Hong Shao Rou - 1

First you take about two pounds of pork belly (with the skin on), cut it into bite-sized pieces of about .75"x.75"x1.5", then you boil them until they change color and turn white, like this.

Hong Shao Rou - 2

Then you put the blanched pieces into an empty wok (it will make its own oil shortly) and stir-fry them. This stage of the preparation is kind of like fighting the Medusa, because you have to hold the lid up like a shield to protect yourself when the pork pieces start to pop and spray hot oil at you.

Hong Shao Rou - 3

In no time at all, the pork will be happily simmering away in its own oil. Don't let your guard down; they'll still pop at you. When they get nice and golden brown around the edges like this, remove the pork from the wok and set aside. Pour off the oil and set that aside, or throw it away if you prefer to use vegetable oil for the next step.

Hong Shao Rou 4

In about two tablespoons of the melted pork fat or cooking oil (peanut, corn, canoloa, vegetable), caramelize two and a half tablespoons of white sugar. This part goes lightning fast, so be careful. The sugar should be golden brown, but not burned.

Hong Shao Rou 5

Cooking sugar is notoriously difficult to time correctly. It's probably easier when you don't have a girl getting all up in your grill with a camera. "Stop stirring, I need a picture!" "It'll burn!" But as always, Nick is a trooper.

Hong Shao Rou - 6a

As soon as the sugar's the right color, put the pork back in the wok and mix until it's covered well.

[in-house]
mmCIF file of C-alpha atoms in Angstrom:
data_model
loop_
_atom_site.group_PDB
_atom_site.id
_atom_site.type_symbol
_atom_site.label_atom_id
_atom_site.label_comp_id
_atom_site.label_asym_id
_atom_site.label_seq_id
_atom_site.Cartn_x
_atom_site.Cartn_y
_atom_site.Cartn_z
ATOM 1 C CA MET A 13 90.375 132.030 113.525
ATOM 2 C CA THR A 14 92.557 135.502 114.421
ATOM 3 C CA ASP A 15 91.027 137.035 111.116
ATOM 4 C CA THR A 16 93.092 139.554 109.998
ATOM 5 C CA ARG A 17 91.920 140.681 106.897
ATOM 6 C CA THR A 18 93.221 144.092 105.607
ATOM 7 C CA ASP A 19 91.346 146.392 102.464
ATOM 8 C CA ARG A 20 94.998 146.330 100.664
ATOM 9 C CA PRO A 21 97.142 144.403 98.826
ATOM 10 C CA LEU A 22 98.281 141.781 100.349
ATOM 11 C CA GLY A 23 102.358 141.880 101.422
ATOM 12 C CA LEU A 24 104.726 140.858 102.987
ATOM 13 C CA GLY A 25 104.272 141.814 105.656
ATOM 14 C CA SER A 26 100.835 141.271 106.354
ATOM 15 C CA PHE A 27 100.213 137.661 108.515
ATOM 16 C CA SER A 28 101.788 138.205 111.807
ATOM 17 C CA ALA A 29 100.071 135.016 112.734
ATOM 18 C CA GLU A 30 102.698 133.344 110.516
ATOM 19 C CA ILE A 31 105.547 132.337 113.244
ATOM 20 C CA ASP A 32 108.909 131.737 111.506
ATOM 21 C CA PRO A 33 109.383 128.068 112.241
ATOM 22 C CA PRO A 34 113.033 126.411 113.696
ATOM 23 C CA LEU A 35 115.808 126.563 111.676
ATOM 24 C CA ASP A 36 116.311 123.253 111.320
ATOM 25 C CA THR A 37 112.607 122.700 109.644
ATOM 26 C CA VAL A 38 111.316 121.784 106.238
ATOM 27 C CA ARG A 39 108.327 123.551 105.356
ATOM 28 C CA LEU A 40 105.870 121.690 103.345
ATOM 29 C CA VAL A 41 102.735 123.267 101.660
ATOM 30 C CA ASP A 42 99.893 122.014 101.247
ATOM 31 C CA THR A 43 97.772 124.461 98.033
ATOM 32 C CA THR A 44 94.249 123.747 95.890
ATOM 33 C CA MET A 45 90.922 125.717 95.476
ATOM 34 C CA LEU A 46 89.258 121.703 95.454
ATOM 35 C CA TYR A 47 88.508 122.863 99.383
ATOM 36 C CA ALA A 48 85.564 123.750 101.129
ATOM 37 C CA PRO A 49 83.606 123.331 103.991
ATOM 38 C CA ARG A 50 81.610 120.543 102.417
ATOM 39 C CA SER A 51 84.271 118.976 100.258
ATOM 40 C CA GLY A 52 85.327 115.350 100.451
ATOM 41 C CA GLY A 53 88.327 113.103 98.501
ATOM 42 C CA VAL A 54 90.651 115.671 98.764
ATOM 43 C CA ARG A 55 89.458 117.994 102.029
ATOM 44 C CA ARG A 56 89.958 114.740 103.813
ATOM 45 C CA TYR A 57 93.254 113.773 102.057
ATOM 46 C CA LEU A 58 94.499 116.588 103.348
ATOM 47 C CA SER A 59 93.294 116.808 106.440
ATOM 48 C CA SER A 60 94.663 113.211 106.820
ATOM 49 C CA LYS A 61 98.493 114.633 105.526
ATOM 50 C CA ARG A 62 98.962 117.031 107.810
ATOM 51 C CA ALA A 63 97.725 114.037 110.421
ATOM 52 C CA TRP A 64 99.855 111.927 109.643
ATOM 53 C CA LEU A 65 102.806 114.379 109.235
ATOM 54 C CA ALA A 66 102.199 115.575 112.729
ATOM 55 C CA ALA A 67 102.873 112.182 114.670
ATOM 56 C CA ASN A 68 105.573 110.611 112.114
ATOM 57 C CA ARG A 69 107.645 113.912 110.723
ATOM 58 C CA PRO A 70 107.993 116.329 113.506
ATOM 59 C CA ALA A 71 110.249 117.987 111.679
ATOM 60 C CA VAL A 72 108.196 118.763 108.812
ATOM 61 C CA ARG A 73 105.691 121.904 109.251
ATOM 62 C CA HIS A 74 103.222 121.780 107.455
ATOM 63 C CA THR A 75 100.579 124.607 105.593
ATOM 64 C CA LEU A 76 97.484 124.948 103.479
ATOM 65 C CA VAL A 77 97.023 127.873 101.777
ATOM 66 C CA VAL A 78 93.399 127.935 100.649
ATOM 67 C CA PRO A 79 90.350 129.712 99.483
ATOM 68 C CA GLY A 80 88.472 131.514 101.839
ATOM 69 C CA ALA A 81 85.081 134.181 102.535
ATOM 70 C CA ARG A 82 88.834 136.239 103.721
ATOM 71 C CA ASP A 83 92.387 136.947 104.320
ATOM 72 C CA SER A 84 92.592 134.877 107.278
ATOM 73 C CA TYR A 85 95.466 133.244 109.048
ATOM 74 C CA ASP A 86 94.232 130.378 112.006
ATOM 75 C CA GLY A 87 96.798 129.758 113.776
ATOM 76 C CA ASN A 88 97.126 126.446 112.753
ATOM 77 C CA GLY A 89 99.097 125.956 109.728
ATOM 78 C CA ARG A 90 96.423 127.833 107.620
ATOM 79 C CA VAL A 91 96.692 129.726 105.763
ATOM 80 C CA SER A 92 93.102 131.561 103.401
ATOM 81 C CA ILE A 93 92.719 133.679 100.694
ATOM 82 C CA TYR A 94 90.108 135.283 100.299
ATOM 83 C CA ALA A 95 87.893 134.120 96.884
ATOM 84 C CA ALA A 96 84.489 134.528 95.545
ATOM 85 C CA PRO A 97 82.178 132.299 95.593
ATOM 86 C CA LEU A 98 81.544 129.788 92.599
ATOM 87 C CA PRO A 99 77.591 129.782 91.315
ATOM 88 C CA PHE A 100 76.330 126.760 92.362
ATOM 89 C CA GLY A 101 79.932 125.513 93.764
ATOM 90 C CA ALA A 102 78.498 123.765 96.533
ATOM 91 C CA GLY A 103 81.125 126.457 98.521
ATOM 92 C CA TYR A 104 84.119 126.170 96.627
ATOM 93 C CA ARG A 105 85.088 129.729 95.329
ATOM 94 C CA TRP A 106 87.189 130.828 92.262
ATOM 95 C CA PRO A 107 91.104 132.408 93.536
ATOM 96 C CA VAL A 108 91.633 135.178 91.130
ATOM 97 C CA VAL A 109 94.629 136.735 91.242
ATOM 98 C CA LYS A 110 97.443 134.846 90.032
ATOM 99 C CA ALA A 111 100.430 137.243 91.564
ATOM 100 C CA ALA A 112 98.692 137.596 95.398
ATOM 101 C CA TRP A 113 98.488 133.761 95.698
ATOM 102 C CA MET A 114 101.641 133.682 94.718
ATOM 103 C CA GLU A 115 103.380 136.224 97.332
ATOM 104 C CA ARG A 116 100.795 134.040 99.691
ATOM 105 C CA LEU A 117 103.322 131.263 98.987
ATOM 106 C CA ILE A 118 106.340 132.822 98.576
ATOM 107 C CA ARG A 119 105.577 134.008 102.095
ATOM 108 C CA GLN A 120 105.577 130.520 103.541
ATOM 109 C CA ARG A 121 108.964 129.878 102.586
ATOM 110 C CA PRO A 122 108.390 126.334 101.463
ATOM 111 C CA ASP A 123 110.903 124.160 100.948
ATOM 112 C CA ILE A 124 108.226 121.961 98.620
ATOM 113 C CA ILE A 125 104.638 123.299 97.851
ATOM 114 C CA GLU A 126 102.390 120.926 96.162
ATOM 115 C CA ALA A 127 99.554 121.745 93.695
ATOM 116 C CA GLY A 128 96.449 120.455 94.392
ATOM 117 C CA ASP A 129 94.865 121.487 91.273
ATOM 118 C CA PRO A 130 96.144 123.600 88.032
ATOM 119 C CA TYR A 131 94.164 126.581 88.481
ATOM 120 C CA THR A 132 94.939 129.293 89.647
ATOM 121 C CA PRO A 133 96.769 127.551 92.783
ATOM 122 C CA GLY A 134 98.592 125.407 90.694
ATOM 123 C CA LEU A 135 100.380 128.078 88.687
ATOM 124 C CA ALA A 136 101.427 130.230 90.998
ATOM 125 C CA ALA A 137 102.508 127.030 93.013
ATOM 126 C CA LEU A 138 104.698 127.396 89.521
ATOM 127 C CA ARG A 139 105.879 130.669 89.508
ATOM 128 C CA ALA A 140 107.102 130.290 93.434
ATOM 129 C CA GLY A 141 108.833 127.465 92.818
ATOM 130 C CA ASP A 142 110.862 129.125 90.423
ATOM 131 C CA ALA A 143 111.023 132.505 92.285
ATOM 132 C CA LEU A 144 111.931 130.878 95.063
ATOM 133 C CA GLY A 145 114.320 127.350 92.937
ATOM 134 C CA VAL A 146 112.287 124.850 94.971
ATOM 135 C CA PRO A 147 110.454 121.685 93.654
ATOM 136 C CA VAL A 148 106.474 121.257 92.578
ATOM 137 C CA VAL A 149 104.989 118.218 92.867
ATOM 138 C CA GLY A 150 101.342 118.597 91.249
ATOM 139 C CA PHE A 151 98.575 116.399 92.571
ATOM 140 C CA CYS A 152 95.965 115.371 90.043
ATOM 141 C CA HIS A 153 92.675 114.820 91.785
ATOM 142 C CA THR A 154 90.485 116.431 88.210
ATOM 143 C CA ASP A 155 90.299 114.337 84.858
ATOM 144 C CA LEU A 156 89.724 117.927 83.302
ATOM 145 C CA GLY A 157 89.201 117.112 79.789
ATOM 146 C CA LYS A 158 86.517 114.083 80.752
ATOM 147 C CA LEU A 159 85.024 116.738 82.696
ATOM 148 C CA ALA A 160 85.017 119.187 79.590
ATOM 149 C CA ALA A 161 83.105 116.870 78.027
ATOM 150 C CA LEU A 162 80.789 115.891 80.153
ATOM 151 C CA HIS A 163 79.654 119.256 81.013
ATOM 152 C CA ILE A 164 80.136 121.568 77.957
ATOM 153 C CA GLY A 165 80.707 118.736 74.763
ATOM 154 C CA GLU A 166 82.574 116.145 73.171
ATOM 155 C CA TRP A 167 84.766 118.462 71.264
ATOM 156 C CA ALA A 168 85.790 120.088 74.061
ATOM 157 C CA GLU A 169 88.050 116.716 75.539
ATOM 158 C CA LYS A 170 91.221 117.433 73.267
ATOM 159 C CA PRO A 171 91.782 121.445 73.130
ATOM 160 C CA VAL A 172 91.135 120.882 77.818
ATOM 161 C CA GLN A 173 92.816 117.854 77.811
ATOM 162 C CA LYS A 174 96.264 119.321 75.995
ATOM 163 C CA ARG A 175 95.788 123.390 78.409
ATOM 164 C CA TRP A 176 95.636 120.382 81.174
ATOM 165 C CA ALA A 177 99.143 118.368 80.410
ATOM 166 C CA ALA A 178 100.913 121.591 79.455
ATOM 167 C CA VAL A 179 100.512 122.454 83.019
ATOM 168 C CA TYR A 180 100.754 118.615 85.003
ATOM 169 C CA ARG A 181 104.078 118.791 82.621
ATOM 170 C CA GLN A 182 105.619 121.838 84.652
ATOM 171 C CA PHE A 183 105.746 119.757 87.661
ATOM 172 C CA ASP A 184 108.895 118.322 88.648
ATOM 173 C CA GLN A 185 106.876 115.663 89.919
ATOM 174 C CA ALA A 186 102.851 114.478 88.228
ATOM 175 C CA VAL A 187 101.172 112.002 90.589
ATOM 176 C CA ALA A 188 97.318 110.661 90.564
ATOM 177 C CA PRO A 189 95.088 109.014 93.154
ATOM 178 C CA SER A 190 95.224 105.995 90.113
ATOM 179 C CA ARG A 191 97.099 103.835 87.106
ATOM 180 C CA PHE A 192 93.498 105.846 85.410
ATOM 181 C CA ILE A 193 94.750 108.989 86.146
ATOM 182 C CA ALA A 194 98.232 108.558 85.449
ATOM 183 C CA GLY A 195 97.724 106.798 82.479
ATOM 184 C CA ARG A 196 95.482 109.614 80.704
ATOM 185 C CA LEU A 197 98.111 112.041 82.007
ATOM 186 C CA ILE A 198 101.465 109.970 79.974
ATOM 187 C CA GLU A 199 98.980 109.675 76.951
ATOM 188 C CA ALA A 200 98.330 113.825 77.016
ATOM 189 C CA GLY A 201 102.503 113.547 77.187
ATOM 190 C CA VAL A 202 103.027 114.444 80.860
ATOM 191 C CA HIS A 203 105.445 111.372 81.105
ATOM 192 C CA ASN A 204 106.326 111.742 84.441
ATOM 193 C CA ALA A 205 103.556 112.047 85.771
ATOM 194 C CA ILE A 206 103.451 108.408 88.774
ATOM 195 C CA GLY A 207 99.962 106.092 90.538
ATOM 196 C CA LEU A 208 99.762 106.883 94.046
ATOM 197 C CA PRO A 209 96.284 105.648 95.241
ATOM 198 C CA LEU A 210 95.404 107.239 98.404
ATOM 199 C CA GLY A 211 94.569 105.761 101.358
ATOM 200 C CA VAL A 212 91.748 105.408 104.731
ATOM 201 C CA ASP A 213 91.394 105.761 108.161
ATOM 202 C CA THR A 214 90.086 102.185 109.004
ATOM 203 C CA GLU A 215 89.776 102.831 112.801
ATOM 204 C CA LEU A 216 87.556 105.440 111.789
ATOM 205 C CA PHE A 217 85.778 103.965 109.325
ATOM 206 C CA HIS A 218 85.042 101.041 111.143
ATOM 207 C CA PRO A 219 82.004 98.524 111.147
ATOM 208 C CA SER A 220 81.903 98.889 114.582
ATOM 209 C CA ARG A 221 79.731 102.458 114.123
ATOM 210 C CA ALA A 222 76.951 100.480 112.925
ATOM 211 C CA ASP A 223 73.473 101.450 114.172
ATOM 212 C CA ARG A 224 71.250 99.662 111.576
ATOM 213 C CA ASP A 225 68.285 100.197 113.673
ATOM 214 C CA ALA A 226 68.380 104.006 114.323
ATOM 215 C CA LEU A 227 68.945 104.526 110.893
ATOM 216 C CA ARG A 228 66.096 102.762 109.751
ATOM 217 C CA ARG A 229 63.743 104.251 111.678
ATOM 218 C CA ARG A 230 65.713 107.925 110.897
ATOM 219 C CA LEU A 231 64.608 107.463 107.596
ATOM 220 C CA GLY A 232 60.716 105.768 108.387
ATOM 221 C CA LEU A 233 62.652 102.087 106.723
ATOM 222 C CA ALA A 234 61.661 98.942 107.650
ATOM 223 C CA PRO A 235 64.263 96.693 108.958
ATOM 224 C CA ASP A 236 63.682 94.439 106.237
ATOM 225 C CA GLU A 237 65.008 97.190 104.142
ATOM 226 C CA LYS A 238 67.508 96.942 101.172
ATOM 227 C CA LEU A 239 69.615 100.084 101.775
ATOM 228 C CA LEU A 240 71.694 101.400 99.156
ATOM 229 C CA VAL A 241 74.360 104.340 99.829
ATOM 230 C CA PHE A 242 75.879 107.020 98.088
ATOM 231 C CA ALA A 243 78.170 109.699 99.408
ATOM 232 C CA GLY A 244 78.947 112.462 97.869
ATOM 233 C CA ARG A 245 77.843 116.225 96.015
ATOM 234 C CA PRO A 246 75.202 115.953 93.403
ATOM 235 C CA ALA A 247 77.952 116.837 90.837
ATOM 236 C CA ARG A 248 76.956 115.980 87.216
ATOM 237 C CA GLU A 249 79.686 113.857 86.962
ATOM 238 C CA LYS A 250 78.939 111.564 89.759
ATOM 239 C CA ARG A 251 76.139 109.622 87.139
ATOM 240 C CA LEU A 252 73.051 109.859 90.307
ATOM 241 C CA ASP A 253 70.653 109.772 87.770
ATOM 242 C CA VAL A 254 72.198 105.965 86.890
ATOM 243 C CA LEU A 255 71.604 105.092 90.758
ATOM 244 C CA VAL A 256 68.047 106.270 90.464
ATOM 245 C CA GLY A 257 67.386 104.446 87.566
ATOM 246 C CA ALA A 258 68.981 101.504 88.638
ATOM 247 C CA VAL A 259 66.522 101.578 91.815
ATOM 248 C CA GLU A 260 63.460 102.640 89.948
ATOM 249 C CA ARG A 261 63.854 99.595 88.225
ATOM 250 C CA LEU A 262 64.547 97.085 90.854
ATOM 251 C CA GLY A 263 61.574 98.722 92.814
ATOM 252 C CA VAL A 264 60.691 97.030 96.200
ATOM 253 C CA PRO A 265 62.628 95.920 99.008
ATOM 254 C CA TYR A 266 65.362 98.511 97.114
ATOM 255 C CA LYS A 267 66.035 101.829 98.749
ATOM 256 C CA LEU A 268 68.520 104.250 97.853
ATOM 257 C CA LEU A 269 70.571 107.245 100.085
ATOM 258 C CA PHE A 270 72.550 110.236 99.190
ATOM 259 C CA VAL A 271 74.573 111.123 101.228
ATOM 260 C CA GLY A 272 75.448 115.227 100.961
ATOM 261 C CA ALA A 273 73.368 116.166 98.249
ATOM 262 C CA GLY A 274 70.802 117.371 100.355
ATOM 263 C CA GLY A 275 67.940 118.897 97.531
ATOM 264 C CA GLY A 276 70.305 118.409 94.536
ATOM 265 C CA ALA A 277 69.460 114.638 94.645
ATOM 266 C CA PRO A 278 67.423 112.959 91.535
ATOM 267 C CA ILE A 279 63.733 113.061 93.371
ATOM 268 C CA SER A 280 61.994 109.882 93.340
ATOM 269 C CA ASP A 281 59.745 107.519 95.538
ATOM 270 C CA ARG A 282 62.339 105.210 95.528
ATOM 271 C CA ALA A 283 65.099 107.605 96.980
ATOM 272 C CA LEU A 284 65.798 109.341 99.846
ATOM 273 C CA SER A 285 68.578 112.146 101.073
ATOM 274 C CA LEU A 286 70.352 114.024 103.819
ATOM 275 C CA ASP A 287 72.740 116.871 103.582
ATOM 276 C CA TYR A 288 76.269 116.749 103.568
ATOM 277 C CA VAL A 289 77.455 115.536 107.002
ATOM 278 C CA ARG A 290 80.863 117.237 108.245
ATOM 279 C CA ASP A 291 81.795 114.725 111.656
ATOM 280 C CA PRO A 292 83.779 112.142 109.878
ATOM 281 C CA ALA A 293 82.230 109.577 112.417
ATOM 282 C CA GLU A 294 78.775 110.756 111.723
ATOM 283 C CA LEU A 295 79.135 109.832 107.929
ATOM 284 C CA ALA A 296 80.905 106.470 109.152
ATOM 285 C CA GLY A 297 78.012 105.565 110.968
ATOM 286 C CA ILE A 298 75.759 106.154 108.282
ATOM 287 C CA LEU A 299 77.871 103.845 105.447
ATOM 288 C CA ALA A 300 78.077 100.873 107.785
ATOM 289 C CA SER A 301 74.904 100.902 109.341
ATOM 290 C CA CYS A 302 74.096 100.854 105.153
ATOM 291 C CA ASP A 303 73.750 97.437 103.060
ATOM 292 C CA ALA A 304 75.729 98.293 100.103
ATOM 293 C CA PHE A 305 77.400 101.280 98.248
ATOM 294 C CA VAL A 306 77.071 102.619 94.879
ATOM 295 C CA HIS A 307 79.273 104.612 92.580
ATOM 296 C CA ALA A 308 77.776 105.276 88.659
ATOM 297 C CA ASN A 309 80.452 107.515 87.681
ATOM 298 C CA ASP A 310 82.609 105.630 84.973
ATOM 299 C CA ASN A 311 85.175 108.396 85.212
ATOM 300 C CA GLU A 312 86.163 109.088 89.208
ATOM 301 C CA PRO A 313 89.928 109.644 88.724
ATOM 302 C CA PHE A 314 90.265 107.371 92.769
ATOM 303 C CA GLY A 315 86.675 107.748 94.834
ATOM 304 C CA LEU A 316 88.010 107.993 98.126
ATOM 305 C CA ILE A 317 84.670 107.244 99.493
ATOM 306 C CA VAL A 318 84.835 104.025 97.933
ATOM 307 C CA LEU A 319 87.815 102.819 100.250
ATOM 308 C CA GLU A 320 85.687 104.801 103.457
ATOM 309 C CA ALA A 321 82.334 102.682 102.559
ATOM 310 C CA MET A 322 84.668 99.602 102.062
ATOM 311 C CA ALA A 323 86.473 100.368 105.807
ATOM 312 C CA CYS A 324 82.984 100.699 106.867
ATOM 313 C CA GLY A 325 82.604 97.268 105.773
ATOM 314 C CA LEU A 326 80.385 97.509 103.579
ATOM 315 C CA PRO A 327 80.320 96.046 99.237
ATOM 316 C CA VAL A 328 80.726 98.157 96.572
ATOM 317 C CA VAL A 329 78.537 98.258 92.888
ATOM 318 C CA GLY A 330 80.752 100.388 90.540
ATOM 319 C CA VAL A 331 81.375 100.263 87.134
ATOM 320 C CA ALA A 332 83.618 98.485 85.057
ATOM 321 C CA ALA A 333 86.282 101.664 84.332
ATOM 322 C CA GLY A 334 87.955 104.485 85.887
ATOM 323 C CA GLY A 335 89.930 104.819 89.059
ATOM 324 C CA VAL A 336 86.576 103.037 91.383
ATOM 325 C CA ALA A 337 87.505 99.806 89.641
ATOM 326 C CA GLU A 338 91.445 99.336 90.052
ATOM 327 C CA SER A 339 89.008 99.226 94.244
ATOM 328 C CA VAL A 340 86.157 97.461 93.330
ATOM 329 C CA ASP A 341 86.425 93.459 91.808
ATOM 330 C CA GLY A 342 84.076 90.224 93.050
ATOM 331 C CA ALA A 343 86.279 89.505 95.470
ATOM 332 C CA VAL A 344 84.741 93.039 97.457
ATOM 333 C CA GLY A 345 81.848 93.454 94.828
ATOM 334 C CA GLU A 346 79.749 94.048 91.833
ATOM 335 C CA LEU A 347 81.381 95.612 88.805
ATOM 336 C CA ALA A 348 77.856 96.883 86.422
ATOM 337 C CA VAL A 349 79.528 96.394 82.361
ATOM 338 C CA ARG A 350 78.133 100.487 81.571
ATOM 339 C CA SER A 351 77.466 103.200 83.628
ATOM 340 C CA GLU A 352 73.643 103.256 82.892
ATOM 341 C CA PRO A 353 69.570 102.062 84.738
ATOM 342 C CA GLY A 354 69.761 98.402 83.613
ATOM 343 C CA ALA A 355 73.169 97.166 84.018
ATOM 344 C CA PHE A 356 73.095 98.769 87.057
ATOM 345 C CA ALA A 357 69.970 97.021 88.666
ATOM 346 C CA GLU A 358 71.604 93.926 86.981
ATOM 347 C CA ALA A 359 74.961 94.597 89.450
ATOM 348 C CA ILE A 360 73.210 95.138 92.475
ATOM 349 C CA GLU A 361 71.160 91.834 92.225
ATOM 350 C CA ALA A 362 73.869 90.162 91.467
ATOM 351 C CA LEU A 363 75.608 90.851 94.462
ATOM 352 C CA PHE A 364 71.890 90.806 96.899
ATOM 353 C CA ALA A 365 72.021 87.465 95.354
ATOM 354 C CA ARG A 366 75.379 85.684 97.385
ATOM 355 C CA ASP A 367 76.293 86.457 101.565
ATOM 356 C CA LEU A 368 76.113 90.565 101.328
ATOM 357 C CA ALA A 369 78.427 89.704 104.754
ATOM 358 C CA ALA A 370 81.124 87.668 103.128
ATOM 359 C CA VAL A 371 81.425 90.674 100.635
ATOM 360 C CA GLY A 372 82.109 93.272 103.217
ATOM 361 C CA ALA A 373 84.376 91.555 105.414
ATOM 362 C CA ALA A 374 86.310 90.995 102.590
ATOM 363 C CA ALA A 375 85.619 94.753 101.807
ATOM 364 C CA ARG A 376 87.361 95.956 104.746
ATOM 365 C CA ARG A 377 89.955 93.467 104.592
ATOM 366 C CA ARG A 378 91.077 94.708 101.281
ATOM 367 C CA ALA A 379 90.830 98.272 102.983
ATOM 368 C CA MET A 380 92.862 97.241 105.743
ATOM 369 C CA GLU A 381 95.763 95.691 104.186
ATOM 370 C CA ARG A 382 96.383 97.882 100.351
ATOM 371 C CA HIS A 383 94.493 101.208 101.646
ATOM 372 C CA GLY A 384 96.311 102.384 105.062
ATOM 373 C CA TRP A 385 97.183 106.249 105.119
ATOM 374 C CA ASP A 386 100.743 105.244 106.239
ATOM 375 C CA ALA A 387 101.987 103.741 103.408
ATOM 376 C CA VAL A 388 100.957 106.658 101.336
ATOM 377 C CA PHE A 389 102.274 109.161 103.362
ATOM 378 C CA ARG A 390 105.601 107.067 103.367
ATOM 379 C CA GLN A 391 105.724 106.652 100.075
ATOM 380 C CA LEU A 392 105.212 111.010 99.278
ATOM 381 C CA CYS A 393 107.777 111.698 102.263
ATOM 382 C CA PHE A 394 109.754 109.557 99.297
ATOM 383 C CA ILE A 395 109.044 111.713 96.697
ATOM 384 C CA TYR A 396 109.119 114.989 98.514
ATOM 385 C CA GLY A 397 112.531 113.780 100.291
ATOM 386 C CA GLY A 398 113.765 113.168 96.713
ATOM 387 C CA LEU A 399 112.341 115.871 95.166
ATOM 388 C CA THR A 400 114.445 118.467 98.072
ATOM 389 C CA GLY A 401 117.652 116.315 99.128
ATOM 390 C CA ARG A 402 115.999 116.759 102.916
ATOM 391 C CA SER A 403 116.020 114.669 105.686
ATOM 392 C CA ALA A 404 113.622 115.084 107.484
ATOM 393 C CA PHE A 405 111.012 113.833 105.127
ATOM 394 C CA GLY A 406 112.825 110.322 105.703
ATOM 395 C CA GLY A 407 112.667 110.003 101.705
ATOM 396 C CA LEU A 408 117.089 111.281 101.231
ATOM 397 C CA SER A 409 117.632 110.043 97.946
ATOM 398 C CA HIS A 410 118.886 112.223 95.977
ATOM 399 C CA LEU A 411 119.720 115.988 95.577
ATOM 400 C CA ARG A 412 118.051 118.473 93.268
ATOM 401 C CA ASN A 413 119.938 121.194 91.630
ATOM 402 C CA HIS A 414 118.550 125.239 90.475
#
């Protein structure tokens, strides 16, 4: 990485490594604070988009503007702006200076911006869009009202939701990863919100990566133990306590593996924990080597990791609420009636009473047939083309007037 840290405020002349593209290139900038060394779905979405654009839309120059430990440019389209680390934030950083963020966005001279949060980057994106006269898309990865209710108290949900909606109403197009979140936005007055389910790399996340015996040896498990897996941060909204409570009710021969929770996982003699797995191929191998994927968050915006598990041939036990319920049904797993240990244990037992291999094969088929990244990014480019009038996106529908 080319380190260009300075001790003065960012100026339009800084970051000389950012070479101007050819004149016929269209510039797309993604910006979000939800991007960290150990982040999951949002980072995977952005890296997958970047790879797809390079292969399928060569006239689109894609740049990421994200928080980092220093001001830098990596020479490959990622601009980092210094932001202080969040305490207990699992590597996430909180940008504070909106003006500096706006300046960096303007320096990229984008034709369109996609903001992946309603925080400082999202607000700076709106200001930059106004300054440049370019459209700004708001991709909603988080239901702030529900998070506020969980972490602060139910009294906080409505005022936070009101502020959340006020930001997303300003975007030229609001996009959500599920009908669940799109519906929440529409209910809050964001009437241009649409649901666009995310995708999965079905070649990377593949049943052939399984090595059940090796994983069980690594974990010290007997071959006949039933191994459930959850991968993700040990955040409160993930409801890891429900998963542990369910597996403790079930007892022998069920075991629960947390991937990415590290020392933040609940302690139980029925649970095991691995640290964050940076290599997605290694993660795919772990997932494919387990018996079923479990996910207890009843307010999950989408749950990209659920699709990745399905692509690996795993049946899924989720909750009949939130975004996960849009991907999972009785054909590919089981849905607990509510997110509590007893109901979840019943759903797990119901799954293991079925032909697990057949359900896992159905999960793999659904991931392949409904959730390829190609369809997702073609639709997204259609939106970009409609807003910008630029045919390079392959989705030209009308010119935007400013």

Hong Shao Rou - 7a

Gather all the meat in the center of the wok. Around the edge add two teaspoons of shaoxing wine, two tablespoons light soy sauce and about 2/3 teaspoon dark soy sauce. This is where it starts to look really delicious, but don't eat it yet; it's not finished.

Hong Shao Rou - 8

Cover the meat with two cups of water. Add a star anise, a bay leaf, half a teaspoon of salt, and a little piece of cinnamon about the size of a pinky nail. Also add 30g of ginger, cut into coins, and a 3" piece of spring onion (white part only). Cover and let it simmer over low heat for an hour. If the water isn't gone by then, uncover it and cook the water off.

ine Shao Rou - 9

Finally, serve this dish with fluffy white rice. (In this case, it was also served with mu xu rou, ie: moo shoo pork, and shredded cold spicy/numbing chicken). This is one of the few dishes where I think rice is actually a better accompaniment than beer. The rice is an excellent match for the heavy, sweet, oily and salty sauce. If it comes out properly, the taste should be deep and smoky, simultaneously sweet and salty with the savory edge of caramelized sugar and crisp, browned pork fat.

Note: There are as many authentic versions of hong shao as there are cooks making it. This one comes from Chunyi Zhou of Hutong Cuisine, who's had the often difficult task of teaching me Chinese cooking for the past six months.